What’s the most disgusting thing you’ve ever eaten?
Ask that to most kids and they’ll say something like brussel sprouts or lima beans. Or maybe they’ll remember some pancakes that daddy made when he added baking powder instead of baking soda (true story). If you aren’t already privy to that well-kept secret, there’s a big difference in the two.
Nevertheless, most people in the civilized world haven’t had to eat things considered truly revolting by the rest of society. We haven’t resorted to eating opossums, snakes, or crows. At best, we’ve had the privilege of eating wild game delicacies such as wild turkey, venison, and salmon.
In the days to come, however, we may not have the luxury of being so picky with what we harvest. Our family’s health and well-being, if not our very lives, may depend on stomaching wild edibles and animals that we now consider beneath us.
Could you eat earthworms? What about ants and grasshoppers? These can be dried and added to a stew so that they are not nearly as noticeable. We get the protein and nutrients that they afford us without having to really taste it as much.
But what about other things, such as opossums, groundhogs, and rats? What can we do to help make those a bit more palatable?
Extending Your Food Supplies
Wild game is often associated with a gamey or oily taste to which most of us aren’t accustomed. If we are starving, we may be able to force it down, but short of that, we’d shy away from the meats if we have an alternative.
But that’s not making good use of our resources. Even if you have a year’s worth of food stashed away in the nooks and crannies of your retreat, that may not be enough. How long will you have to survive? How long must your food last? We may not know that going into the TEOTWAWKI event.
Incorporating what you can harvest from nature’s bounty when it’s abundant will help you to extend your stored supplies that much longer. Making a dandelion and chickweed salad will help keep you healthy while extending your food rations.
Each rabbit or squirrel that you snare will extend your food supplies for another day or two. So how can you make those undesirable things more appetizing to you and your family when there is more palatable food in the coffers?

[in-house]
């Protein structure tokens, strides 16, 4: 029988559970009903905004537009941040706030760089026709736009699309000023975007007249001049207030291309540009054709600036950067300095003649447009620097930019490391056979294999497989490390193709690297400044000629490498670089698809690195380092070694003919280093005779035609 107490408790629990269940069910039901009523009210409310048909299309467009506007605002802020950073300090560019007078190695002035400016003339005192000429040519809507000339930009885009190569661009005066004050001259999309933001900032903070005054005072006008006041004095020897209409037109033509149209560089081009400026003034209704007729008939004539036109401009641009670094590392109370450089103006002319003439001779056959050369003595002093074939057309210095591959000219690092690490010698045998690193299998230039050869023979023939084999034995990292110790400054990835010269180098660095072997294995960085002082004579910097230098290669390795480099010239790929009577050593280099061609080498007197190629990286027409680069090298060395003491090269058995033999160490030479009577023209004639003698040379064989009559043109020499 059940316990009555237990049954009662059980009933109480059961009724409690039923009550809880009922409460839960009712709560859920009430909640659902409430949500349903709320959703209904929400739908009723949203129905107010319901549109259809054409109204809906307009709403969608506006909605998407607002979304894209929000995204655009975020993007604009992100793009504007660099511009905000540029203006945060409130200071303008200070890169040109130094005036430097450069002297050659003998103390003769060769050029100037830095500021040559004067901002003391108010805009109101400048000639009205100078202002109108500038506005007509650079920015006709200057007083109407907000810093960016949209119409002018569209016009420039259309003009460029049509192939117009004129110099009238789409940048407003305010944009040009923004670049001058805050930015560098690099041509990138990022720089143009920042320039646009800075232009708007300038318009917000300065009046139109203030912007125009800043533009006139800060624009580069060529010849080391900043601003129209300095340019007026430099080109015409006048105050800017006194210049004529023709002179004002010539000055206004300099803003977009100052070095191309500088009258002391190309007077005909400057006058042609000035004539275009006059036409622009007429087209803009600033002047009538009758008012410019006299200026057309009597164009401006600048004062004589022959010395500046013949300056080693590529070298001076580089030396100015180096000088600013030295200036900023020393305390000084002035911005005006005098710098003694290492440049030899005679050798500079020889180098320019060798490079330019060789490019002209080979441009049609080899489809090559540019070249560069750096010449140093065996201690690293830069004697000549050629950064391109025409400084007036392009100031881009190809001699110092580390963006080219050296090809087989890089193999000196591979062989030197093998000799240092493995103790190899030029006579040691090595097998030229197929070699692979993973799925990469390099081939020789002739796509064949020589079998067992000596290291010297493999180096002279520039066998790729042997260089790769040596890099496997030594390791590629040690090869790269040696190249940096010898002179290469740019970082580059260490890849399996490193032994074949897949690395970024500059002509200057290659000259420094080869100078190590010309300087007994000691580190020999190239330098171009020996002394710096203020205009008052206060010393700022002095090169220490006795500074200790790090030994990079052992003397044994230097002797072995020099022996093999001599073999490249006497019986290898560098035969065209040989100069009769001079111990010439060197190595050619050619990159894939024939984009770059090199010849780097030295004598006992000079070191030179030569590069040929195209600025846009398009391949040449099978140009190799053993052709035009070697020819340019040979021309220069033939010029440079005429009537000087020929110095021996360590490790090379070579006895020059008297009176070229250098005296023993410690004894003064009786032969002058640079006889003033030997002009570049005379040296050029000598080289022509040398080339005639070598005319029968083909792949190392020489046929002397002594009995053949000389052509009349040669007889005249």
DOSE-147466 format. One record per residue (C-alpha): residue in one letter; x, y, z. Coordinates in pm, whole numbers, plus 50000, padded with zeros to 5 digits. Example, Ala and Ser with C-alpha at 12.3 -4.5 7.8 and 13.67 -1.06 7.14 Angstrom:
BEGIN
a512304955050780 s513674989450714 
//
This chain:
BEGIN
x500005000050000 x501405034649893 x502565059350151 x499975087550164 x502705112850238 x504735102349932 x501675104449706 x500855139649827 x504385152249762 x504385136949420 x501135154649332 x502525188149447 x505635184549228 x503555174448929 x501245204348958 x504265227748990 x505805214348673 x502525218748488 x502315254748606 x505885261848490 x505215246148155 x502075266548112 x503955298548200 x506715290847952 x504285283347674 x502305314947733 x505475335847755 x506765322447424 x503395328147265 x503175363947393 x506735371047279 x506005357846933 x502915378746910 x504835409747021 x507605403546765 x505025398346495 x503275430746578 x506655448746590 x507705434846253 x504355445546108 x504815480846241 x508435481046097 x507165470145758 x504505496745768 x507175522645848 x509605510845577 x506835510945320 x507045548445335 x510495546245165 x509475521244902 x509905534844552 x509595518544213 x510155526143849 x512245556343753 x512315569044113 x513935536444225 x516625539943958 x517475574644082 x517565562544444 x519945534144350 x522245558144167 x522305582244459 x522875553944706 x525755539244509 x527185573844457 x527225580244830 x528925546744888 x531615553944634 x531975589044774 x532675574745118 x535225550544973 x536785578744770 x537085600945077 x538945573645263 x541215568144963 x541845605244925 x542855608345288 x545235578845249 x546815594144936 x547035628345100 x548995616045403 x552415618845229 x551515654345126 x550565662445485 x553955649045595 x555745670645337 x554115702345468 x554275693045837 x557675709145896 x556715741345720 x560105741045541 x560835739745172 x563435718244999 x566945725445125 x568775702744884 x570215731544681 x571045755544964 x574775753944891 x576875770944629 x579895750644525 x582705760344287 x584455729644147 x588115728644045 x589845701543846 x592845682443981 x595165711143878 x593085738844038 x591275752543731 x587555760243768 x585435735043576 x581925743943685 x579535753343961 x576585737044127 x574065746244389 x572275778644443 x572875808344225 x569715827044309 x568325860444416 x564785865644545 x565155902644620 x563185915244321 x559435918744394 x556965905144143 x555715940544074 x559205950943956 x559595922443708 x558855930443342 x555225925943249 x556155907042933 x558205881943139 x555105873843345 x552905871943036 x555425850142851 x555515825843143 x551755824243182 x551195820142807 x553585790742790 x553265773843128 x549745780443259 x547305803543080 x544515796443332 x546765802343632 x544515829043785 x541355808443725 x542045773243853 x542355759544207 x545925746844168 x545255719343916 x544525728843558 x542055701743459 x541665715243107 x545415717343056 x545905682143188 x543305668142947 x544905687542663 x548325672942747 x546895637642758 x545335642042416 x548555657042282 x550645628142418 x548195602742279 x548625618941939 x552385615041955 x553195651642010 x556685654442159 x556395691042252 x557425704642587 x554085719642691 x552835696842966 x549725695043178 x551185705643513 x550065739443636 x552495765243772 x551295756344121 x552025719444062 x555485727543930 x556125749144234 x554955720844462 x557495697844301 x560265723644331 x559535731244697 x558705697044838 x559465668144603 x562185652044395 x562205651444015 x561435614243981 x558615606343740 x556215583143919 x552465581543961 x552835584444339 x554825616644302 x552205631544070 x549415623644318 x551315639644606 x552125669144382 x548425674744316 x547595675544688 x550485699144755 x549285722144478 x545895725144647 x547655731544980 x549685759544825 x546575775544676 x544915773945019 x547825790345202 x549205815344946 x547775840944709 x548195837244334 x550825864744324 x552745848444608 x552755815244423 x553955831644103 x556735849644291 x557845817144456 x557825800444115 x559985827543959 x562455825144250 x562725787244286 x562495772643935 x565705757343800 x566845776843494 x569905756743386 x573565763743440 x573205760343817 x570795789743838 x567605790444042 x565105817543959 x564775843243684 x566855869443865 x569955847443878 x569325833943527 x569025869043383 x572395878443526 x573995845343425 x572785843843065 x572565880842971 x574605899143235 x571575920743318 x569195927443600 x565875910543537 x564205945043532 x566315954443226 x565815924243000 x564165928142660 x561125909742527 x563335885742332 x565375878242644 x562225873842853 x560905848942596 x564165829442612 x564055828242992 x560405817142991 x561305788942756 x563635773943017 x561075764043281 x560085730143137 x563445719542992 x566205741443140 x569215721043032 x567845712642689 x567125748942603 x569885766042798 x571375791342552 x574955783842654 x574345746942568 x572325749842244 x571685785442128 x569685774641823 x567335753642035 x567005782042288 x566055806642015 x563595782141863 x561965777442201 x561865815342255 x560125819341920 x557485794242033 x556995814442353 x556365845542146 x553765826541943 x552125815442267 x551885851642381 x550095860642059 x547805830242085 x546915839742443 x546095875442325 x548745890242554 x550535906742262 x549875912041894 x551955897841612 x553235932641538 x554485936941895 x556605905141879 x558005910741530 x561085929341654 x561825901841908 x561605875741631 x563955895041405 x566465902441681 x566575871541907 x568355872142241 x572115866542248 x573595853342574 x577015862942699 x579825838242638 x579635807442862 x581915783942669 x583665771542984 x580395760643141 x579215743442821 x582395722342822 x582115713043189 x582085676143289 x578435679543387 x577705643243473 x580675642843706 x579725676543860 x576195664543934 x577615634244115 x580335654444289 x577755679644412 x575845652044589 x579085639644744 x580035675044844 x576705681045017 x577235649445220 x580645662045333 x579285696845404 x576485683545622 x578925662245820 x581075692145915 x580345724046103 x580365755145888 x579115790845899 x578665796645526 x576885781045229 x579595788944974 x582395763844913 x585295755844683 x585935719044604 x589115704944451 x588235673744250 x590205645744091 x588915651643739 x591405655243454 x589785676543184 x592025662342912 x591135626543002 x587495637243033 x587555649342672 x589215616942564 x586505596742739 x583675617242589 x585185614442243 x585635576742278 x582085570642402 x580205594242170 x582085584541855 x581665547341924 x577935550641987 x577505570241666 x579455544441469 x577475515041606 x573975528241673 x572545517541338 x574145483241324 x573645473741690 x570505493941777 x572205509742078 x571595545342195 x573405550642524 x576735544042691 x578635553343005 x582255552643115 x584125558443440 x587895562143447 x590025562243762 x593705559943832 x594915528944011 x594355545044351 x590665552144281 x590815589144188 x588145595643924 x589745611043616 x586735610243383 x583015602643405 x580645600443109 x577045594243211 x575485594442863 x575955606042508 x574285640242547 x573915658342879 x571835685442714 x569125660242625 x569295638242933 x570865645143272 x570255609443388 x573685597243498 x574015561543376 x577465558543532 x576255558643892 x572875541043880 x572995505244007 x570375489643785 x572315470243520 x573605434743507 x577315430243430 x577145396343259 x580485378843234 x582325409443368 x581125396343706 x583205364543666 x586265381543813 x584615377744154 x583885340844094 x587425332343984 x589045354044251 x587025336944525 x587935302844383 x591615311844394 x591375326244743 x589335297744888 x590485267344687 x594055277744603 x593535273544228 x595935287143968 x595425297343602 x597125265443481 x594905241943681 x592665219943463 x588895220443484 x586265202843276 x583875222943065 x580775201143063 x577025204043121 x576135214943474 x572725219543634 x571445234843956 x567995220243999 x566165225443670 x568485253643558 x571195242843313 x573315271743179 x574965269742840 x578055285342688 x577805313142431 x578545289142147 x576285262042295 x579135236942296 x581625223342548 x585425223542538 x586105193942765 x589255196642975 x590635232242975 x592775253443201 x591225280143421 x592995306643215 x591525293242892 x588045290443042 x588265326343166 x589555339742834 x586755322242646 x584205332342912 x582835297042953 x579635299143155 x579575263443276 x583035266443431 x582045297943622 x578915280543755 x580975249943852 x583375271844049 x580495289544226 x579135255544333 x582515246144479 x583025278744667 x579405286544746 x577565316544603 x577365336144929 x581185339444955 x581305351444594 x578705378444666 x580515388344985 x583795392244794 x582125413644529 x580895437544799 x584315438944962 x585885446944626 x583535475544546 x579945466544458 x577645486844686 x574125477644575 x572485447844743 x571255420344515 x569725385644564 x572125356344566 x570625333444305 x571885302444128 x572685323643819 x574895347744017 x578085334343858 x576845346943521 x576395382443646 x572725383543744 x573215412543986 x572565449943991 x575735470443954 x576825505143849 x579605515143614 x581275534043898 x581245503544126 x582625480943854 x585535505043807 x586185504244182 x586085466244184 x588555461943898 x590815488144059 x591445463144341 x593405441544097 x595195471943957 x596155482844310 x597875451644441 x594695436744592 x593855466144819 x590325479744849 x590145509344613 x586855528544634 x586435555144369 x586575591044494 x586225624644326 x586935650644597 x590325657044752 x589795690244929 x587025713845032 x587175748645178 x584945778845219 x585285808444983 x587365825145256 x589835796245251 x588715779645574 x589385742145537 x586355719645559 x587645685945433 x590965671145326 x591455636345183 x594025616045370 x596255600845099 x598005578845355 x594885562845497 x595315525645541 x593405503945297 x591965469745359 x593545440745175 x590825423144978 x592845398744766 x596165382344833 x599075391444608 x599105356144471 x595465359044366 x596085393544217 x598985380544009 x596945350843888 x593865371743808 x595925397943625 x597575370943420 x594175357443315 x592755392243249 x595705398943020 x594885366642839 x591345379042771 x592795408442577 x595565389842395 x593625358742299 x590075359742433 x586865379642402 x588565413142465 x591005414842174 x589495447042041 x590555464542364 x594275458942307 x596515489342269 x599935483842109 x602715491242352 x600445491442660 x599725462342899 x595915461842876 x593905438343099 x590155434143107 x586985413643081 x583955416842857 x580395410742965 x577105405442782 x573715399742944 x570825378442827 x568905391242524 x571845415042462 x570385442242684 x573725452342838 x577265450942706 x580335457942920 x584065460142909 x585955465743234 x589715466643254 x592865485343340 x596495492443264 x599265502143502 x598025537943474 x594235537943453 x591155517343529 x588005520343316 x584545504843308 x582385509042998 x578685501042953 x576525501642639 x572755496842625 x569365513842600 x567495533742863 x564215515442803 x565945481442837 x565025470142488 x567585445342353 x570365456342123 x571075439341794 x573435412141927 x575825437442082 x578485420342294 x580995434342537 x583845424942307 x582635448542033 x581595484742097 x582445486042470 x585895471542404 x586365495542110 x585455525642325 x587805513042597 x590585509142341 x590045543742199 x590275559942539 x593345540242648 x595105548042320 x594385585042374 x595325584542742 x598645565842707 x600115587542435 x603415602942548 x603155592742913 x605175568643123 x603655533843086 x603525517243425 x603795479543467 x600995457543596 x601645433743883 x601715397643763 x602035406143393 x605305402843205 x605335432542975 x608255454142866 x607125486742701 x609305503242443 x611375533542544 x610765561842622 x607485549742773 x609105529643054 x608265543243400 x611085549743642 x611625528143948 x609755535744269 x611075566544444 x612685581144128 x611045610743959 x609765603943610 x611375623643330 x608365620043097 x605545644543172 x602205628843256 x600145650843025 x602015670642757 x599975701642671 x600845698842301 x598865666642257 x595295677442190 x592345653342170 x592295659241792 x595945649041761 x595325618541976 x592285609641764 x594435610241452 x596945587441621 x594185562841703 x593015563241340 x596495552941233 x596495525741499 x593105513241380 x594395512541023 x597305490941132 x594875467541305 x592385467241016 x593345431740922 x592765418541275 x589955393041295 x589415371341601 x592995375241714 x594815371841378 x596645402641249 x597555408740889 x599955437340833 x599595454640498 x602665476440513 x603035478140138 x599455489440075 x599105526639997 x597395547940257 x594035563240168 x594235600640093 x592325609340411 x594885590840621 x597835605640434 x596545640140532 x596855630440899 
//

Stockpiling Barbecue Sauce
Enter Barbecue Sauce, the culinary way to mask the taste of a meat.
Barbecue sauce, aka BBQ sauce, is a strong tangy flavor that can be absolutely delicious. There are a bunch of different varieties of barbecue. Kansas City is renowned for its barbecue. So is North Carolina, Memphis Tennessee, and Texas. All are a little different, but all have a strong flavor that can be used to hide a meat’s flavor.
Laura began stocking up on barbecue sauce a few years ago when I brought home an older deer that I’d harvested. It was 5 or 6 years old and had a strong gamey flavor that she didn’t really like. (Younger deer don’t have the wild gamey taste). So she sought ways to hide the flavor.
Barbecue sauce worked well. (We also made sausage out of some of the venison. The strong flavor of sage and some other spices masked the taste somewhat.)
Adding a deep supply of barbecue sauce and other strongly flavored sauces to your coffers will greatly expand your eating options. When you’re facing a rather unappealing meat, season it with something you like and enjoy. It may not be the best meal you’ve ever had, but it’ll be better than without the sauce.
Thank goodness for barbecue sauce! Also consider adding ketchup, ranch dressing, honey mustard, salsa, and taco seasoning.
Have you eaten something unusual? Got a recipe that you’d like to share? Leave a comment and tell us about it.